Imagine working for a very large multinational company. Your role is in the sales team, and most of your colleagues are very young. You have a regular brainstorming session, with everybody sat around a large board table. This feels uncomfortable, and the silence is almost deafening. In fact, the proverbial tumbleweed can be seen rolling through. But then you remember that you have installed an innovation platform, and start to wonder whether this could be used to brainstorm in a structured, but modern, maybe even youthful way. It is a known fact that brainstorming sessions rarely work, so perhaps this could be an alternative? Brainstorming through keyboard is an innovation in and of itself, after all.
Using the Keyboard to Brainstorm in a Structured, but Productive Way
While brainstorming sessions rarely work, the concept of structured brainstorming is actually very important. It is known that it fosters a culture of creativity. Through brainstorming, you force everybody to think about the same idea, and then you monitor the different things that they do come up with. So how do you apply this with the keyboard?
Your innovation platform is your best friend in this. This is your opportunity to raise an idea and get everybody to think about it, but in a way that does not involve sitting in that boring room around that boring table. Rather, you feed into the potential of the so-called “net generation”, those people born between ’77 and ’88, and like working with digital tools. Young people see digital technology as a part of life, and they use it better than anyone else. This means that they are also more likely to do well with keyboard brainstorming sessions. After all, that is how they communicate themselves, using social media.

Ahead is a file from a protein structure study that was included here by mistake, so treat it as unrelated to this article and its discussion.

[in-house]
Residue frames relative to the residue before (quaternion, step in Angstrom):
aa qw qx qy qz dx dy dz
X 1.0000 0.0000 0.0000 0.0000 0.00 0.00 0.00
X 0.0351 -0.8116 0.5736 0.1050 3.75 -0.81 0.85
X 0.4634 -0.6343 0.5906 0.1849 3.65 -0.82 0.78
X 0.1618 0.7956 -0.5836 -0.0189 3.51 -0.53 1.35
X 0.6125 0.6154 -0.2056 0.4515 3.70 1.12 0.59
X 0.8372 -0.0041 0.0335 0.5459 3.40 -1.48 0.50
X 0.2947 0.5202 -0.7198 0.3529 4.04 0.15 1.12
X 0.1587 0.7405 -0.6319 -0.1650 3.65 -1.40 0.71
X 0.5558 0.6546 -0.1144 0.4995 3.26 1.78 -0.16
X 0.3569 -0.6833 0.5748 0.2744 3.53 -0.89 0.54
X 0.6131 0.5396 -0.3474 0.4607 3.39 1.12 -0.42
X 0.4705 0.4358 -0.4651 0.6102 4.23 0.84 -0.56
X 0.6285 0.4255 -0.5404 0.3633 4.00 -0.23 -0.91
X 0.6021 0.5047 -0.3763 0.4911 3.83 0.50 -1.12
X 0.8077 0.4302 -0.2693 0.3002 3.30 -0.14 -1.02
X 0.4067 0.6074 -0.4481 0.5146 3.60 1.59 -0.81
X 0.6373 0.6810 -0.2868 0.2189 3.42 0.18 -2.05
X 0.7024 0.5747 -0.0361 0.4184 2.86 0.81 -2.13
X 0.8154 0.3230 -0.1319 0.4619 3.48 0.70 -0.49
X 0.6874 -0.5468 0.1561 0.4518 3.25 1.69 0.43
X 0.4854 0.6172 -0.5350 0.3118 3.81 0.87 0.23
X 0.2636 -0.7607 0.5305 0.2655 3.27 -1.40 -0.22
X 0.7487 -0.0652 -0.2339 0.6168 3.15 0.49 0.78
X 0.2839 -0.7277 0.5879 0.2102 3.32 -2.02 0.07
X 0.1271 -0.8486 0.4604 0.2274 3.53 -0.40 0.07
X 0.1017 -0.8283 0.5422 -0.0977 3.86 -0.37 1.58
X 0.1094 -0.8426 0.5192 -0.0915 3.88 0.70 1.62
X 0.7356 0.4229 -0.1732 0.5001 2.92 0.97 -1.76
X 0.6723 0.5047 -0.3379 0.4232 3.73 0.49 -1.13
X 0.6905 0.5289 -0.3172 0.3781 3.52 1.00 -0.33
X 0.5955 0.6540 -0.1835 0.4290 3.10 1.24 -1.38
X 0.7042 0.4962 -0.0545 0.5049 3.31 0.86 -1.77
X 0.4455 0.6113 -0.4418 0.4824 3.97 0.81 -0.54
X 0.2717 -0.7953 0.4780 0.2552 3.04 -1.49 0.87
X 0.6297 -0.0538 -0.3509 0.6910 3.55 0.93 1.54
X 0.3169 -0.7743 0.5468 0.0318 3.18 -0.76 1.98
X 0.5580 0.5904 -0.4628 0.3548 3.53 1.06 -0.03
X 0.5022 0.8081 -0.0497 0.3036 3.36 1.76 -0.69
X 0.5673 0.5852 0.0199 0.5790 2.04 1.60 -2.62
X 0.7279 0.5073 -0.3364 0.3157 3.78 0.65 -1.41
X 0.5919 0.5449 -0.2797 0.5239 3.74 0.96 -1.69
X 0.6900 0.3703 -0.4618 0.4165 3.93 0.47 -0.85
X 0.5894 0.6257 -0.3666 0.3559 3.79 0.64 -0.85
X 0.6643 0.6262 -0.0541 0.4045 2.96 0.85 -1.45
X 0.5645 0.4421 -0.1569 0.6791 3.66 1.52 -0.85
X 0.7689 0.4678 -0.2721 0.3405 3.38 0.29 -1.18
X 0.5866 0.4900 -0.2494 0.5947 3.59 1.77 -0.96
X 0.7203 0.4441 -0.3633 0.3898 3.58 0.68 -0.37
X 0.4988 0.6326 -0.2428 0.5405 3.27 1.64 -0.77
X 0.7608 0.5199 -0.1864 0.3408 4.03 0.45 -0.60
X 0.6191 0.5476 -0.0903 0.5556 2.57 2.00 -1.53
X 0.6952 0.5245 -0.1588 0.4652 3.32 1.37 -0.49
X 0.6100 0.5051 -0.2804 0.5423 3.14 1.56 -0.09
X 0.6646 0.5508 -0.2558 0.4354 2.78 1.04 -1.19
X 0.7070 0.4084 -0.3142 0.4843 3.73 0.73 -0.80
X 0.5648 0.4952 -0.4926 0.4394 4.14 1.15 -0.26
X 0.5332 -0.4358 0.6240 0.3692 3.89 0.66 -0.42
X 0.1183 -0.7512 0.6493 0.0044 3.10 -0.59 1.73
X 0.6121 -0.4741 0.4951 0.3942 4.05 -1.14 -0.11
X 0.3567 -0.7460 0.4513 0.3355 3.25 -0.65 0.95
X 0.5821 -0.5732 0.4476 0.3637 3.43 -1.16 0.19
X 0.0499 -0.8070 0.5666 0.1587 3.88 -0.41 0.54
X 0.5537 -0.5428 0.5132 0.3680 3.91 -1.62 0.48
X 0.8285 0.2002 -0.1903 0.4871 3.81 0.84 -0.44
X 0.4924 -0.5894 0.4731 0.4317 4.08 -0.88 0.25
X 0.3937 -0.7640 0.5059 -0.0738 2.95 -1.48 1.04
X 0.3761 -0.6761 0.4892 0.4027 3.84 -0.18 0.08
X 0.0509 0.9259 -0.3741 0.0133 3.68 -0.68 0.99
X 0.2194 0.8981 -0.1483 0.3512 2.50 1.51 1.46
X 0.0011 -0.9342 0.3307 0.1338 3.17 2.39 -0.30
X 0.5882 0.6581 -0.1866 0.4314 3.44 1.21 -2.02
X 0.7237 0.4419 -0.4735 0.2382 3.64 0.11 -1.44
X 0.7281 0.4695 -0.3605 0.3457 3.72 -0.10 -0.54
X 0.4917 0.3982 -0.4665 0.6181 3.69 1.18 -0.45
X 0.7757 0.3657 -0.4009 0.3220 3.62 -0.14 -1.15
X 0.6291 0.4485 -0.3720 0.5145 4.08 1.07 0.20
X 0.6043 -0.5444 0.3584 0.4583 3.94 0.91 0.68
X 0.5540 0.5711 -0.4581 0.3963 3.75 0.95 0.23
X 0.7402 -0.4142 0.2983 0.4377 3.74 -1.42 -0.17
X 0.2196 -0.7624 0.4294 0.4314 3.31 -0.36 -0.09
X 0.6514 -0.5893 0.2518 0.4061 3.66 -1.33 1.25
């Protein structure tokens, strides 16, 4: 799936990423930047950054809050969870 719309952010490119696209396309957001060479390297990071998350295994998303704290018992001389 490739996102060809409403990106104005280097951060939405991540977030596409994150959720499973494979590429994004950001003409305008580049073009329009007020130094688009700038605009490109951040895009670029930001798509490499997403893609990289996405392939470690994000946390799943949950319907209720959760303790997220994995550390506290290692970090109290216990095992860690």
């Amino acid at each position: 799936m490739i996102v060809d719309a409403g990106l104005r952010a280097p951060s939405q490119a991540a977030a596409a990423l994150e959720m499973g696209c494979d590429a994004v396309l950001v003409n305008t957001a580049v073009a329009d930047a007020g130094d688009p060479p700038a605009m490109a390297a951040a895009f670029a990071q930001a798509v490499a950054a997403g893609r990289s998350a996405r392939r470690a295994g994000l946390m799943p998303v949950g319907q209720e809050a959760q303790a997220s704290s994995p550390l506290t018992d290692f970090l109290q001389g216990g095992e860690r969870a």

There are other benefits to keyboard brainstorming. For instance, it is a known fact that people who are alone, are a lot more creative. That is because they are away from any potential interruptions, do not worry about being shot down, and don’t have to deal with group dynamics and unconscious bias. This means that any company that truly wants to gather high quality ideas should offer people the opportunity to come up with their thoughts and ideas on their own.
All managers know that, in all likelihood, good ideas are being withheld during team meetings, simply because people fear speaking out, rightly or wrongly. By offering the opportunity to brainstorm through an online platform instead, more people will be encouraged to contribute their ideas. Best of all, people can be recognized for this, as comments will start to flow on the ideas that they have posted. Recognition is usually valuable, and particularly for the “net generation” and younger. In fact, the younger people are today, the more likely they are to have grown accustomed to frequent recognition. They collect “likes” on Facebook on “retweets” on Twitter, and so on. For them, online collaboration is now the norm, and companies should use that to their advantage.